- a dry fruit consisting of an edible kernel or meat enclosed in a woody or leathery shell.
- the kernel itself.
- Botany. a hard, indehiscent, one-seeded fruit, as the chestnut or the acorn.
- any of various devices or ornaments resembling a nut.
- a block, usually of metal and generally square or hexagonal, perforated with a threaded hole so that it can be screwed down on a bolt to hold together objects through which the bolt passes.
- Slang. the head.
- a person who is very enthusiastic about something; buff; enthusiast; devotee: He's a real circus nut.
- an extremely concerned or zealous person: My boss is a nut on double-checking everything.
- a foolish, silly, or eccentric person.
- an insane person; psychotic.
- Slang: Vulgar. a testis.
- the operating expenses, usually figured weekly, of a theatrical production or other commercial enterprise; a break-even point.
- the total cost of producing a theatrical production or of forming and opening any new business venture.
- Music. (in instruments of the violin family)
- the ledge, as of ebony, at the upper end of the fingerboard, over which the strings pass.
- the movable piece at the lower end of the bow, by means of which the hairs may be slackened or tightened.
- Printing. en(def 2).
- to seek for or gather nuts: to go nutting in late autumn.
- from soup to nuts. soup(def 7).
- hard nut to crack,
- a problem difficult to solve; a formidable undertaking.
- a person difficult to know, understand, or convince.
- off one's nut, Slang.
- Sometimes Offensive.foolish, silly, or insane.
- confused; unreasonable.
- mistaken or wrong: You're off your nut if you think such a plan can succeed.
Origin of nut
- the goddess of the sky, sometimes shown as a cow bearing Ra on her back and the stars on her underside.
- National Union of Teachers.
Examples from the Web for nut
During the first 32 minutes of Left Behind, the message is this: Christians are nut jobs.‘Left Behind’ Review: Nicolas Cage’s Bible Movie Is God-Awful
Matthew Paul Turner
October 3, 2014
Bob McDonnell went from GOP family-values godsend to blaming everything on his ‘nut bag’ wife.The Religious Right's 'Nice Guy' Who Threw His Wife Under the Bus
September 5, 2014
Look for:According to Begun, options made mostly from gluten-free whole grains and nut flour reign supreme.How to Buy Gluten-Free Without Getting Duped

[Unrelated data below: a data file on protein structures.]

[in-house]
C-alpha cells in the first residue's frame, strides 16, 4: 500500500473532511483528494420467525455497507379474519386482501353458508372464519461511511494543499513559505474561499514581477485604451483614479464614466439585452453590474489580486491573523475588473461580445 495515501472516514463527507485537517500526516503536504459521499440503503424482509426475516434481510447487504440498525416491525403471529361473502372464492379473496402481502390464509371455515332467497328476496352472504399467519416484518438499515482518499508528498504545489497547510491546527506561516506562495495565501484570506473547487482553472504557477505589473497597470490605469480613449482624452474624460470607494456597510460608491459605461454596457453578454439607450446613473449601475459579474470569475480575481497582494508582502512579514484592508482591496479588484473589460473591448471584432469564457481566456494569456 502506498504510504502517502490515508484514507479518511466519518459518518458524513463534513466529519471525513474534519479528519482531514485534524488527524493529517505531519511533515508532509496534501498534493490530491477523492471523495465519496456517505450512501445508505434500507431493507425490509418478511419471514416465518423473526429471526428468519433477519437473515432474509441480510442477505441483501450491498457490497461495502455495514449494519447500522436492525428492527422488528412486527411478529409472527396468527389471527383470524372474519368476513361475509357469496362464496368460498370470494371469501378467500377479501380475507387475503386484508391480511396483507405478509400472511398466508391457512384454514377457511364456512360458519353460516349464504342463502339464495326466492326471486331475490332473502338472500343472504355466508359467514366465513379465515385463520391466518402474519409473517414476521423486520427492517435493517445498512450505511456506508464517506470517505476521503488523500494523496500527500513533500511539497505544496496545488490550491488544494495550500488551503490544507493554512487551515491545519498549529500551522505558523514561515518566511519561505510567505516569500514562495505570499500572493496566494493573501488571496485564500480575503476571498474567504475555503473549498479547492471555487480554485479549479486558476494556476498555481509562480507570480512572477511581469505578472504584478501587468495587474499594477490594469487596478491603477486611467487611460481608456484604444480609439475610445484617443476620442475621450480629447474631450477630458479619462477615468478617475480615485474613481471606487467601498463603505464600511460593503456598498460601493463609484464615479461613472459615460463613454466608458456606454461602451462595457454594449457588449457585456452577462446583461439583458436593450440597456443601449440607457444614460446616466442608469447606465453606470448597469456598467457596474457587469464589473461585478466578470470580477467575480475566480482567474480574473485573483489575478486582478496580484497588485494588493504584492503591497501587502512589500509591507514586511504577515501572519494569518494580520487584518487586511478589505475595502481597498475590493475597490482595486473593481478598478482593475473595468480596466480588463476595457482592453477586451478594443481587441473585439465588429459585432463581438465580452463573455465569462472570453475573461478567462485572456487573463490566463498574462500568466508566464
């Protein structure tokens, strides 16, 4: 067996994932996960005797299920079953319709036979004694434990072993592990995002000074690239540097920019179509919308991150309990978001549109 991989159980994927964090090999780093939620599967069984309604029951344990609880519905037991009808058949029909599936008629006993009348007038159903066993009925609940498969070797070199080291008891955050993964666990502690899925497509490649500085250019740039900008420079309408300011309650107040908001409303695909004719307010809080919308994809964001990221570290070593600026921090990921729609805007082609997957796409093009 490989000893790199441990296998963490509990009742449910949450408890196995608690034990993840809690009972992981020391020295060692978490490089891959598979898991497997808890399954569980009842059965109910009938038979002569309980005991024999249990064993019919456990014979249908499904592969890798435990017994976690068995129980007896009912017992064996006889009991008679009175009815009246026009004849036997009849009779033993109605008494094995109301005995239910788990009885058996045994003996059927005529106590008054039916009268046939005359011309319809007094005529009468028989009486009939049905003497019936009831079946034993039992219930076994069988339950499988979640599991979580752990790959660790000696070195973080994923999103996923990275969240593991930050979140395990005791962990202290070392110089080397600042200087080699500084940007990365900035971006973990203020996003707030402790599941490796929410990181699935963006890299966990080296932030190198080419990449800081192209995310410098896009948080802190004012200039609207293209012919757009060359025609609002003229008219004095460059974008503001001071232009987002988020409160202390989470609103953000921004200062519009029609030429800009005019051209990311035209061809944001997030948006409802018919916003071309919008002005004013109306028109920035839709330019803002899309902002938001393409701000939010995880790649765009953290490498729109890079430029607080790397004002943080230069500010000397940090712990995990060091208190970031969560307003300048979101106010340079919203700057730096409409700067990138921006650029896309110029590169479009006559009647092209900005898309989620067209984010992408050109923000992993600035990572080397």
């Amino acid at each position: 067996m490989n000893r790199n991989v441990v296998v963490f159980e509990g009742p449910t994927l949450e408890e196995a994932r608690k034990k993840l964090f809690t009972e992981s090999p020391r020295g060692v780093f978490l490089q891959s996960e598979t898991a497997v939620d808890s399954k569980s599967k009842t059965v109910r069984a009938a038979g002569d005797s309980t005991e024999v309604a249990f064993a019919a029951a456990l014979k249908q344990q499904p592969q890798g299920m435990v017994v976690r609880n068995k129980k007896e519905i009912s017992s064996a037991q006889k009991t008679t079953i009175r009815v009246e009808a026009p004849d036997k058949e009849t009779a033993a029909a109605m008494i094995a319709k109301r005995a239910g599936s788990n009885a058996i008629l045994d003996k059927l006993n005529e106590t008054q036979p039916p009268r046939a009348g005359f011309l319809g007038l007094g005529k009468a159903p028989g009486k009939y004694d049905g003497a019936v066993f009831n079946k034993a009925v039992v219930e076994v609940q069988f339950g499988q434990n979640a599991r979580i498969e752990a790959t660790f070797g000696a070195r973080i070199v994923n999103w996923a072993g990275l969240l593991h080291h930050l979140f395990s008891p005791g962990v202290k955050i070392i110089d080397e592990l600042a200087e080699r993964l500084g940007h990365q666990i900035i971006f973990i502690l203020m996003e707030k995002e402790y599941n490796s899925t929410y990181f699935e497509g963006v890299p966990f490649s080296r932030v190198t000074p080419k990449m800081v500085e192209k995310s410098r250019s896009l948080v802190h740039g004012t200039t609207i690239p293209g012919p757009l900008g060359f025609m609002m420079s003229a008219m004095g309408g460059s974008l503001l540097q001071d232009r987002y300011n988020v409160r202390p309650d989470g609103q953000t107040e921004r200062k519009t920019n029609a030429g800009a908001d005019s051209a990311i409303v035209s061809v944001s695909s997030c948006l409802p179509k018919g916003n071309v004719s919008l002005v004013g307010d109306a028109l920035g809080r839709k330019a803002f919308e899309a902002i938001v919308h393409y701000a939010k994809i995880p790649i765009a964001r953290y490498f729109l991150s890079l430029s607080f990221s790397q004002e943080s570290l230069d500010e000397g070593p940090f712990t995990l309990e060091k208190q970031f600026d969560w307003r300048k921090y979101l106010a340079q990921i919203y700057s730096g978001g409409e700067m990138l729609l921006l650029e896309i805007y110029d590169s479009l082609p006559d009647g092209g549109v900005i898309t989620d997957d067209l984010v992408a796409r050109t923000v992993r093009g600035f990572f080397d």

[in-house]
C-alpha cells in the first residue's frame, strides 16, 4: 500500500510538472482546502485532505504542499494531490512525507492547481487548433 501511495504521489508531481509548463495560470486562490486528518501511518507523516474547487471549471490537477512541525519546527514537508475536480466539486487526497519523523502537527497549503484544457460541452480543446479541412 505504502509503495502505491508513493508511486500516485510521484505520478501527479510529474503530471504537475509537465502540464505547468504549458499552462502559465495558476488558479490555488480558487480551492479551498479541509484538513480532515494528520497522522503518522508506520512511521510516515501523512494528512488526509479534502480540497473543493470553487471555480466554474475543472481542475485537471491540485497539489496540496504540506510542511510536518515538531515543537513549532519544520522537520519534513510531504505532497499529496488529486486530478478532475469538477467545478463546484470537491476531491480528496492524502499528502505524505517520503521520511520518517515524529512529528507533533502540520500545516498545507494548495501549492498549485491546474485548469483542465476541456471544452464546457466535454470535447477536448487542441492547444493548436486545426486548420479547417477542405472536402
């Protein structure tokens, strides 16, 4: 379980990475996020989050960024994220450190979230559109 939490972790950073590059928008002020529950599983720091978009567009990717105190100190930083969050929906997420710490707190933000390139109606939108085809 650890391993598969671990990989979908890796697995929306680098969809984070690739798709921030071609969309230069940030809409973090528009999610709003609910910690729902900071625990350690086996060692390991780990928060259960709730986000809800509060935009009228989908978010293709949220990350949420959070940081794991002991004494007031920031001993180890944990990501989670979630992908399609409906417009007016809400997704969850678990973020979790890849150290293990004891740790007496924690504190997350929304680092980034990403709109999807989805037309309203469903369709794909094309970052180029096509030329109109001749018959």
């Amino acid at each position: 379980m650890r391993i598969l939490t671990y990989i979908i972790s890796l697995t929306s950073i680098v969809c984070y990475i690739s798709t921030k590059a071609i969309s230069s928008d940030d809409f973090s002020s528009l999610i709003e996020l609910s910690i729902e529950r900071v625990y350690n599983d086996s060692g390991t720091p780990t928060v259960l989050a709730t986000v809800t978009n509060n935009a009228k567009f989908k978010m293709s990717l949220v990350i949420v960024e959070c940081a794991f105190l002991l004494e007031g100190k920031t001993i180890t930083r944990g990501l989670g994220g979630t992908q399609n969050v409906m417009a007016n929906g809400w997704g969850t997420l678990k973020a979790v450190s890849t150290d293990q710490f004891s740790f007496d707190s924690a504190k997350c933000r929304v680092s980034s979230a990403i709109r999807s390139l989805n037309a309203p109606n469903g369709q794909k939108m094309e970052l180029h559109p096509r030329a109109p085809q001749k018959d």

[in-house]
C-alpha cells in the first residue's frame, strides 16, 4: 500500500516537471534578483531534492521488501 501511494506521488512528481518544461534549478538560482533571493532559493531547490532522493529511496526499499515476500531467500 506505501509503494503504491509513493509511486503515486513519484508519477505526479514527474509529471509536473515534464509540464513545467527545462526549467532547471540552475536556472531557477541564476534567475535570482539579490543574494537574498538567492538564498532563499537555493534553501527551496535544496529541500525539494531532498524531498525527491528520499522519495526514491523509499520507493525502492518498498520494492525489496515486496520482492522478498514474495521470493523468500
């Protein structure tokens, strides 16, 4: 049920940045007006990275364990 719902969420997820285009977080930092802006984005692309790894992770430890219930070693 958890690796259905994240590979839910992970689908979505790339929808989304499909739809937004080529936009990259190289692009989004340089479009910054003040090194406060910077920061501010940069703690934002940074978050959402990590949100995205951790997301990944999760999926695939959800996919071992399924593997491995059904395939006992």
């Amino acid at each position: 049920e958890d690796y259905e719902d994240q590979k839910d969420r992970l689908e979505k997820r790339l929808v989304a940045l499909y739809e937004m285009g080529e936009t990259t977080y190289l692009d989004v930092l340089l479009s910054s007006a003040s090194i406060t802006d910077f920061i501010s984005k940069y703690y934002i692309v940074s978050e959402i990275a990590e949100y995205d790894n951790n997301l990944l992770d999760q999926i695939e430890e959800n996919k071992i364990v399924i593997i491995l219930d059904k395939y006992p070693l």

April 12, 2014
“She's a nut, and her girlfriend is the devil,” Cogswell notes of her chief tormentor.Tick-Tock: The Explosive Power of the Lesbian Avengers
March 22, 2014
His family members came to nickname him “The Nut” as a child because, they say, he was “selectively crazy.”‘No No,’ a Documentary on MLB Pitcher Dock Ellis, Who Pitched a No-Hitter While Tripping on Acid
February 5, 2014
It represents a sort of nut, itself too bulky for a railway truck.Weighed and Wanting
You miserable little beast—with cats everywhere, and not a nut for miles!K
Mary Roberts Rinehart
He'll be out for de goods; it's a gal owns him, an' dere'll be nut'in' doin'.Thoroughbreds
W. A. Fraser
"Smash him, Sam—smash in his nut for him," piped the smallest Micky cheerfully.The Harbor
You cracked the nut with me; it doesn't become you to sneer at it now!L'Assommoir
- a dry one-seeded indehiscent fruit that usually possesses a woody wall
- (not in technical use) any similar fruit, such as the walnut, having a hard shell and an edible kernel
- the edible kernel of such a fruit
- an eccentric person
- a person who is mentally disturbed
- a slang word for head (def. 1)
- do one's nut British slang to be extremely angry; go into a rage
- off one's nut slang mad, crazy, or foolish
- a person or thing that presents difficulties (esp in the phrase a tough or hard nut to crack)
- a small square or hexagonal block, usu. metal, with a threaded hole through the middle for screwing on the end of a bolt
- mountaineering a variously shaped small metal block, usually a wedge or hexagonal prism (originally an ordinary engineer's nut) with a wire or rope loop attached, for jamming into a crack to provide securityAlso called: chock
- Also called (US and Canadian): frog music
- the ledge or ridge at the upper end of the fingerboard of a violin, cello, etc, over which the strings pass to the tuning pegs
- the end of a violin bow that is held by the player
- printing another word for en
- a small usually gingery biscuit
- British a small piece of coal
- (intr) to gather nuts
- (tr) slang to butt (someone) with the head
- National Union of Teachers
Word Origin and History for nut
"hard seed," Old English hnutu, from Proto-Germanic *khnut- (cf. Old Norse hnot, Dutch noot, Old High German hnuz, German nuß "nut"), from PIE *kneu- "nut" (cf. Latin nux; see nucleus). Sense of "testicle" is attested from 1915. Nut-brown is from c.1300 of animals; c.1500 of complexions of women.
Meaning "crazy person, crank" is attested from 1903, (British form nutter first attested 1958; nut-case is from 1959); see nuts. American English slang sense of "amount of money required for something" is first recorded 1912. The nut that goes onto a bolt is first recorded 1610s (used of other small mechanical pieces since early 15c.). Nuts and bolts "fundamentals" is from 1960.
- A dry, indehiscent simple fruit consisting of one seed surrounded by a hard and thick pericarp (fruit wall). The seed does not adhere to the pericarp but is connected to it by the funiculus. A nut is similar to an achene but larger. Acorns, beechnuts, chestnuts, and hazelnuts are true nuts. Informally, other edible seeds or dry fruits enclosed in a hard or leathery shell are also called nuts, though they are not true nuts. For instance, an almond kernel is actually the seed of a drupe. Its familiar whitish shell is an endocarp found within the greenish fruit of the almond tree. Peanuts are actually individual seeds from a seed pod called a legume.